Still, it’s clear that it’ll have to happen with largely the same personnel.

Longtime starting inside linebacker Blake Martinez left in free agency to join the New York Giants on a three-year, $30 million deal, and inside linebacker B.J. Goodson (Cleveland Browns), outside linebacker Kyler Fackrell (Giants) and hybrid safety/linebacker Ibraheim Campbell (Tennessee Titans) also left. Veteran defensive back Tramon Williams, who played 70 percent of the defensive snaps as a slot corner, has not yet been re-signed, and Gutekunst strongly hinted that the team is going to allow younger alternatives prove themselves before reaching out to the 37-year-old Williams about returning for a 14th season.

The team’s only defensive additions were free-agent inside linebacker Christian Kirksey, signed to replace Martinez after being cut by the Browns, and three draft picks: Fifth-rounder Kamal Martin, a linebacker from Minnesota; and seventh-rounders Vernon Scott, a safety from TCU, and Jonathan Garvin, a defensive end/edge rusher from Miami (Fla.).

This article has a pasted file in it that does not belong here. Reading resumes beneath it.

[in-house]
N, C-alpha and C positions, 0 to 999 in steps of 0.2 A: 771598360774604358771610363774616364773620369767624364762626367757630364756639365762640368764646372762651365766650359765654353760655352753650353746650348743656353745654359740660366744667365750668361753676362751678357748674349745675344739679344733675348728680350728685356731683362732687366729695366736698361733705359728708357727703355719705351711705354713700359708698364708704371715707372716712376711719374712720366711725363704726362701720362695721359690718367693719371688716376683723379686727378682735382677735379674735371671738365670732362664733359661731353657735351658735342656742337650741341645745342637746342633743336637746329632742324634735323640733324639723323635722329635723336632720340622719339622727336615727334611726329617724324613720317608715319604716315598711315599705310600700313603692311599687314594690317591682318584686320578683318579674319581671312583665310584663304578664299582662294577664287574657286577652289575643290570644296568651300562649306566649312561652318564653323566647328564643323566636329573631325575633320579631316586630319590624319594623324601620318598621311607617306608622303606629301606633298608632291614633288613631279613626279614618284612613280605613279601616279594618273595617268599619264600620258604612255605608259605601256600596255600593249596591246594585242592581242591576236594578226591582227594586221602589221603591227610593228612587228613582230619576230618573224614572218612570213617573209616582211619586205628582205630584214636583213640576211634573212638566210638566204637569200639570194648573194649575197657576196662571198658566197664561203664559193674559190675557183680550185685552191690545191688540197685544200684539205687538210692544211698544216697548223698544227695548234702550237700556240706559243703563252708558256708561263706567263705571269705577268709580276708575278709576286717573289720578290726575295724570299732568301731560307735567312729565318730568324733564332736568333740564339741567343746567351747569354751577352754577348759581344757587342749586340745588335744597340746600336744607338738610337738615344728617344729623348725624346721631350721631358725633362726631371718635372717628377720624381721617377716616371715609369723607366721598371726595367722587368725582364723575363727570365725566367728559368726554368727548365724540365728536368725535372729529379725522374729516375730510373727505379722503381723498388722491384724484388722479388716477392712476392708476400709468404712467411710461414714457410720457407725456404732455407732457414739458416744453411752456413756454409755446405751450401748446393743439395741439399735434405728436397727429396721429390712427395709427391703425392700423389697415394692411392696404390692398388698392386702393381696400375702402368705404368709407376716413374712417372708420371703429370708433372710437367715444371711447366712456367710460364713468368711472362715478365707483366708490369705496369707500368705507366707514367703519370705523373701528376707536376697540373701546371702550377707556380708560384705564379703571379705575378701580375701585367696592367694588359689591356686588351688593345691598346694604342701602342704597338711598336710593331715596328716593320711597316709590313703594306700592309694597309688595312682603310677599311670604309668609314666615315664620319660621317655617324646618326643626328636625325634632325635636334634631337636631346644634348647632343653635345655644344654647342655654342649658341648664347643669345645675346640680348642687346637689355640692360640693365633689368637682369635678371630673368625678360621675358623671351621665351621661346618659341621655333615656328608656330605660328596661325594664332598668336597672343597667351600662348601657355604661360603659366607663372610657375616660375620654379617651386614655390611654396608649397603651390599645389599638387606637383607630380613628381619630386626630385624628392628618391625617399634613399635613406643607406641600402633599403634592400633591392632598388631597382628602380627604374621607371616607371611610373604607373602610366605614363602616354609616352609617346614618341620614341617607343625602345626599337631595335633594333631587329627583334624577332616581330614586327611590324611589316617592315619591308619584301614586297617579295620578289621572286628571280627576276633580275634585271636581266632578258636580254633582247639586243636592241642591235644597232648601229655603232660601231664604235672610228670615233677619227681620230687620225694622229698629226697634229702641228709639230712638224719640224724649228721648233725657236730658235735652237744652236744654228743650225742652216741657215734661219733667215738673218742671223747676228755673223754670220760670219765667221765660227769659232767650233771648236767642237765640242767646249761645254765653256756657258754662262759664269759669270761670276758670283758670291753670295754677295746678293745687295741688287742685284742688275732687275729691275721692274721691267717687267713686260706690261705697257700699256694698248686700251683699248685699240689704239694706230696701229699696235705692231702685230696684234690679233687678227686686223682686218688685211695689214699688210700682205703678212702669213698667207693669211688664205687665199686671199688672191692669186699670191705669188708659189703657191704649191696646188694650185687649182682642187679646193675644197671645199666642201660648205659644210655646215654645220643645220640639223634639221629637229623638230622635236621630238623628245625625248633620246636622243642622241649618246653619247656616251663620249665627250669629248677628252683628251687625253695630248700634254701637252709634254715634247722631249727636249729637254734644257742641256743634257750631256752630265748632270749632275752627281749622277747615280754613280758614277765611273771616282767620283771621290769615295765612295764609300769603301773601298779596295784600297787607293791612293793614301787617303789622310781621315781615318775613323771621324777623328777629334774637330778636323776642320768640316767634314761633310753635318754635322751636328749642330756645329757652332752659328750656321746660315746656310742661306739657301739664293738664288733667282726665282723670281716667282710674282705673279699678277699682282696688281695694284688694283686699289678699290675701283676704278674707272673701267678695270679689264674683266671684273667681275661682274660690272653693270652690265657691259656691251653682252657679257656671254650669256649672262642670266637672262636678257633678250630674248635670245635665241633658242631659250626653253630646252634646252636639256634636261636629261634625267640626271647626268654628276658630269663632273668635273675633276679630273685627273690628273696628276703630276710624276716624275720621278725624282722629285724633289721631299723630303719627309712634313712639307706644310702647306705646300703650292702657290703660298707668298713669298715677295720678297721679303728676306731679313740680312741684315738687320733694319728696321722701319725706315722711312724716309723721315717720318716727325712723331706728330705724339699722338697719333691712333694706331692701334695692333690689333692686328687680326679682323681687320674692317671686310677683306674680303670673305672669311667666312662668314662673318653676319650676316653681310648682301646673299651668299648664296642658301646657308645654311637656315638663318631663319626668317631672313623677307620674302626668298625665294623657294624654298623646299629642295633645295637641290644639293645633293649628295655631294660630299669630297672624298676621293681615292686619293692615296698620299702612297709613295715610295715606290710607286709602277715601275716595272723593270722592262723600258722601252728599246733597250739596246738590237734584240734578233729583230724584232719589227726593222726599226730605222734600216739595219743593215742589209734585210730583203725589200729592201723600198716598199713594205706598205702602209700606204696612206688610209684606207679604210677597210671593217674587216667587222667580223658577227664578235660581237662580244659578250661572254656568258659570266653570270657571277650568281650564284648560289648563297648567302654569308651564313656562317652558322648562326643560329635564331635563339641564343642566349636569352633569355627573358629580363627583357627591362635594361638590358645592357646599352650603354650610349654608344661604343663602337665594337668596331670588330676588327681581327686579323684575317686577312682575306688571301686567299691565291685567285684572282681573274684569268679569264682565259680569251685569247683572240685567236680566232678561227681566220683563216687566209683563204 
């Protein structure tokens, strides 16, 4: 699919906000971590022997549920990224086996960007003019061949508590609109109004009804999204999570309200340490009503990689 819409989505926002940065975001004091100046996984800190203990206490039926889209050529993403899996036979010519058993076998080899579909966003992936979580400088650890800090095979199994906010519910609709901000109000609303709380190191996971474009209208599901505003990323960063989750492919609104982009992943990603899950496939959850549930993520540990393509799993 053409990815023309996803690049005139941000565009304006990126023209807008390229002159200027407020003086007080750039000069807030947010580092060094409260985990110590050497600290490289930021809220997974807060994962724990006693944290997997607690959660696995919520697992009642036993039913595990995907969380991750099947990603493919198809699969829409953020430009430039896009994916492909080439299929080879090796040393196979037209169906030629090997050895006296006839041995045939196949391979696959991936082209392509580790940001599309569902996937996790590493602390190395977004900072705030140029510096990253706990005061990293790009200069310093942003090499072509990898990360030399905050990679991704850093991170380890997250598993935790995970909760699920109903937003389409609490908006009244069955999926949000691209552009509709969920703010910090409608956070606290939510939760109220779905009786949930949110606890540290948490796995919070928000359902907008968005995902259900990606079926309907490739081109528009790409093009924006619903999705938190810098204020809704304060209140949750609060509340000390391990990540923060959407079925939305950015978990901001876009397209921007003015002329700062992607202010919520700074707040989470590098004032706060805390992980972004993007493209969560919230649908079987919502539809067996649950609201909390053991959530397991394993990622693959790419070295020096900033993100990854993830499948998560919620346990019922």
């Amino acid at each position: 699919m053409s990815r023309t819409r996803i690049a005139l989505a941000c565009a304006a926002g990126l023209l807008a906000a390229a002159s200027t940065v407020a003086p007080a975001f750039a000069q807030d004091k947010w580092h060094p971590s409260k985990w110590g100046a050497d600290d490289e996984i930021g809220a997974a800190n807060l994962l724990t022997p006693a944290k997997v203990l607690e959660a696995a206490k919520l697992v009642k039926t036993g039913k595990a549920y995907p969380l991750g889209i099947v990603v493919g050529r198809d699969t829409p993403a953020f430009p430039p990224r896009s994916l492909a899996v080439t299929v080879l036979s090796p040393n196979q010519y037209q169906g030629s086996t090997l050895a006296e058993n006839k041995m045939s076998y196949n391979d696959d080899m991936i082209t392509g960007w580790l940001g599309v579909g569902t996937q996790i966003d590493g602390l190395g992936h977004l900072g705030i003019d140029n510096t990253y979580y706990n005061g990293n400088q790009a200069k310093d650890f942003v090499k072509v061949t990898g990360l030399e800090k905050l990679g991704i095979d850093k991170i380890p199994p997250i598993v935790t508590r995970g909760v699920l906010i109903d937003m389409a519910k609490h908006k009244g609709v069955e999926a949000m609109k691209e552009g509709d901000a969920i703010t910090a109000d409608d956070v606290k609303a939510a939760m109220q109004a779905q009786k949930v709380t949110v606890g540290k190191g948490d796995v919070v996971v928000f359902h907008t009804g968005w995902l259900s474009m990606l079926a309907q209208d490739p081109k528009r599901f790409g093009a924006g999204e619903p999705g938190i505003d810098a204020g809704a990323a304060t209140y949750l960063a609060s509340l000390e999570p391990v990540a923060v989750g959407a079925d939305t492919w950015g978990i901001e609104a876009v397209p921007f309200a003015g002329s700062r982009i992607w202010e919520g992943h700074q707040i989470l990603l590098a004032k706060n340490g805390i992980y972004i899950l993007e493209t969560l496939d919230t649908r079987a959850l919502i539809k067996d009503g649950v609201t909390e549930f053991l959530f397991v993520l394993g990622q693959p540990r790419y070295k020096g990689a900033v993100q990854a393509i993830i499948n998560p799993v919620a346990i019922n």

That’s a far cry from the investments Gutekunst made a year ago, when he signed three big-ticket free agents in edge rusher Za’Darius Smith (four years, $66 million, $20 million guaranteed), safety Adrian Amos (four years, $37 million, $11 million guaranteed) and edge rusher Preston Smith (four years, $52 million, $16 million guaranteed) and used both of his first-round picks on defense in Michigan defensive end/outside linebacker Rashan Gary and Maryland safety Darnell Savage.

“Last year, I thought there were some significant things we needed to do to move forward and be the kind of team that can compete for championships. I didn’t think we were close enough,” Gutekunst replied earlier this offseason when asked about those investments. “We weren’t going to be able to do that unless we did a bunch of stuff.”